Seized money funds Clay County mobile command

Sheriff's Office uses money seized from crimes to pay for new equipment

ORANGE PARK, Fla. – The Clay County Sheriff's Office unveiled its new mobile command unit Wednesday at the Orange Park Mall. The state-of-the-art equipment will help deputies respond to large emergency situations more quickly and efficiently.

"Clay County and the surrounding communities are a safer place today because of this new equipment," Sheriff Rick Beseler said.


The mobile command unit will complement the Sheriff's Office's BearCat armored personnel carrier and the Emergency Communications Truck. Together, the units give first responders immediate access to on-the-go electricity, tactical equipment, meeting space, SWAT functions and more.

Some unique features the mobile command unit offers are surveillance cameras positioned outside of the unit and the capability to access other surveillance video and view it on monitors inside the command center.

The interior of the vehicle is about 320 square feet, and all of the equipment inside is expected to last about 20 years.

Beseler said the equipment is much-needed. He said there have been several incidents in which the Sheriff's Office's response was hampered because of inadequate equipment.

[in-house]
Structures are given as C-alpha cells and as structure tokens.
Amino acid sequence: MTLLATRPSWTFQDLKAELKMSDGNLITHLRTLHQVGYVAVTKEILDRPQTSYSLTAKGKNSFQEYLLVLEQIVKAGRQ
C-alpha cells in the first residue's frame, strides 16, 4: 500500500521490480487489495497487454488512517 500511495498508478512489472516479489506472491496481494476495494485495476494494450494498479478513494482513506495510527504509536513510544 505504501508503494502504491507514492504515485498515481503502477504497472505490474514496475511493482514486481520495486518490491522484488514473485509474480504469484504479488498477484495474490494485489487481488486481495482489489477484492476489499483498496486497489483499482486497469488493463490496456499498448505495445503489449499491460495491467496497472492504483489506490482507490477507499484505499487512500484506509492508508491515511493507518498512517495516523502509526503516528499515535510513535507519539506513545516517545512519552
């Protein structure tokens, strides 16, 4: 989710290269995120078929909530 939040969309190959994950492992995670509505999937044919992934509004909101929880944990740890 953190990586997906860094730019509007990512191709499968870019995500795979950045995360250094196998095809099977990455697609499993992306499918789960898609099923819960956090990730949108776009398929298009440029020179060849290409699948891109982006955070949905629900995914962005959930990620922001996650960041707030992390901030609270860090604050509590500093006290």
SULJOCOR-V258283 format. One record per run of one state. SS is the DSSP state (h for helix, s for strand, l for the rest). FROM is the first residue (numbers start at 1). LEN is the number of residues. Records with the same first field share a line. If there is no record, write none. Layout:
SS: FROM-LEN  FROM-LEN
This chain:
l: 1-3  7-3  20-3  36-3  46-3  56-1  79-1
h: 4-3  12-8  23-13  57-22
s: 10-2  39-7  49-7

"Frustration, that was exactly how I felt in 2011 in Middleburg when nothing we had would work and the assets were hours away from getting here from other areas and during that time, the suspect committed suicide," Beseler said. "Luckily, our deputies didn't have to engage in a gunfight, but we didn't have an armored personnel carrier that would have stopped the type of round the suspect had. He would have been able to shoot through our vehicles and hit our deputies."

Beseler was referencing an incident on May 13, 2011 involving the murder of teenager Cameron Conley and shooting of Michael Barber by Enrique Prim, who later killed himself.

"And even during the Somer Thompson event in 2009, we had the (Jacksonville Sheriff's Office) and (Florida Department of Law Enforcement) send their command post, but it was several days before they got here," Beseler said.

It took five years and more than a half-million dollars to get the new equipment, but it didn't cost taxpayers a dime.

"They were paid for and financed completely by criminals," Beseler said. "By us taking the assets from them -- their ill-gotten gain -- and putting it to work to make the community safe."

Those five-year totals were $269,483 from the Department of Justice, $42,189 from the Department of Treasury and $281,874 from the Law Enforcement Trust Fund. The $550,000 for the new command post came from those funding sources. 

With this equipment comes more confidence and assurance that Clay County deputies will be able to respond quickly to any situation and keep the community safer.

"We hope we never have to use it, but the reality is we know that in the world we live in, especially in Northeast Florida, there are going to be incidences that are going to require this equipment," Beseler said.

The Clay County Sheriff's Office also announced it will be replacing it's patrol boat next year with seized funds.